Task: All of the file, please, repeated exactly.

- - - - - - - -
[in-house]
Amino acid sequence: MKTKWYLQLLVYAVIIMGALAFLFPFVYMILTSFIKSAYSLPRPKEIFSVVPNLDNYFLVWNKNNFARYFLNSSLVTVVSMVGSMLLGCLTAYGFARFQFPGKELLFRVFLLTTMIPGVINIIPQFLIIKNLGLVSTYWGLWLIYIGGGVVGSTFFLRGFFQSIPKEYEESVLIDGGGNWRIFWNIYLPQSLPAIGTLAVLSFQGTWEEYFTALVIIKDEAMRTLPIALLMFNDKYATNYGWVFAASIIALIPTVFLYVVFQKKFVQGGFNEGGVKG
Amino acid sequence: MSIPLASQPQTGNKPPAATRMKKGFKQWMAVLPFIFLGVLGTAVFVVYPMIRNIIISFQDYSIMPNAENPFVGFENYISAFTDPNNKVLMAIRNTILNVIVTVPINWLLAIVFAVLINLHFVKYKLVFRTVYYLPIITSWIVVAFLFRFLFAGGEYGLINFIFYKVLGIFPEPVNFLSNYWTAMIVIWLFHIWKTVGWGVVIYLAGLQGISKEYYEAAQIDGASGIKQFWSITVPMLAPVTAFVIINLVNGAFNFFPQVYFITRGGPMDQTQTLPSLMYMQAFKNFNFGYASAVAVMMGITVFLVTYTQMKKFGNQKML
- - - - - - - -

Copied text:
[in-house]
Amino acid sequence: MKTKWYLQLLVYAVIIMGALAFLFPFVYMILTSFIKSAYSLPRPKEIFSVVPNLDNYFLVWNKNNFARYFLNSSLVTVVSMVGSMLLGCLTAYGFARFQFPGKELLFRVFLLTTMIPGVINIIPQFLIIKNLGLVSTYWGLWLIYIGGGVVGSTFFLRGFFQSIPKEYEESVLIDGGGNWRIFWNIYLPQSLPAIGTLAVLSFQGTWEEYFTALVIIKDEAMRTLPIALLMFNDKYATNYGWVFAASIIALIPTVFLYVVFQKKFVQGGFNEGGVKG
Amino acid sequence: MSIPLASQPQTGNKPPAATRMKKGFKQWMAVLPFIFLGVLGTAVFVVYPMIRNIIISFQDYSIMPNAENPFVGFENYISAFTDPNNKVLMAIRNTILNVIVTVPINWLLAIVFAVLINLHFVKYKLVFRTVYYLPIITSWIVVAFLFRFLFAGGEYGLINFIFYKVLGIFPEPVNFLSNYWTAMIVIWLFHIWKTVGWGVVIYLAGLQGISKEYYEAAQIDGASGIKQFWSITVPMLAPVTAFVIINLVNGAFNFFPQVYFITRGGPMDQTQTLPSLMYMQAFKNFNFGYASAVAVMMGITVFLVTYTQMKKFGNQKML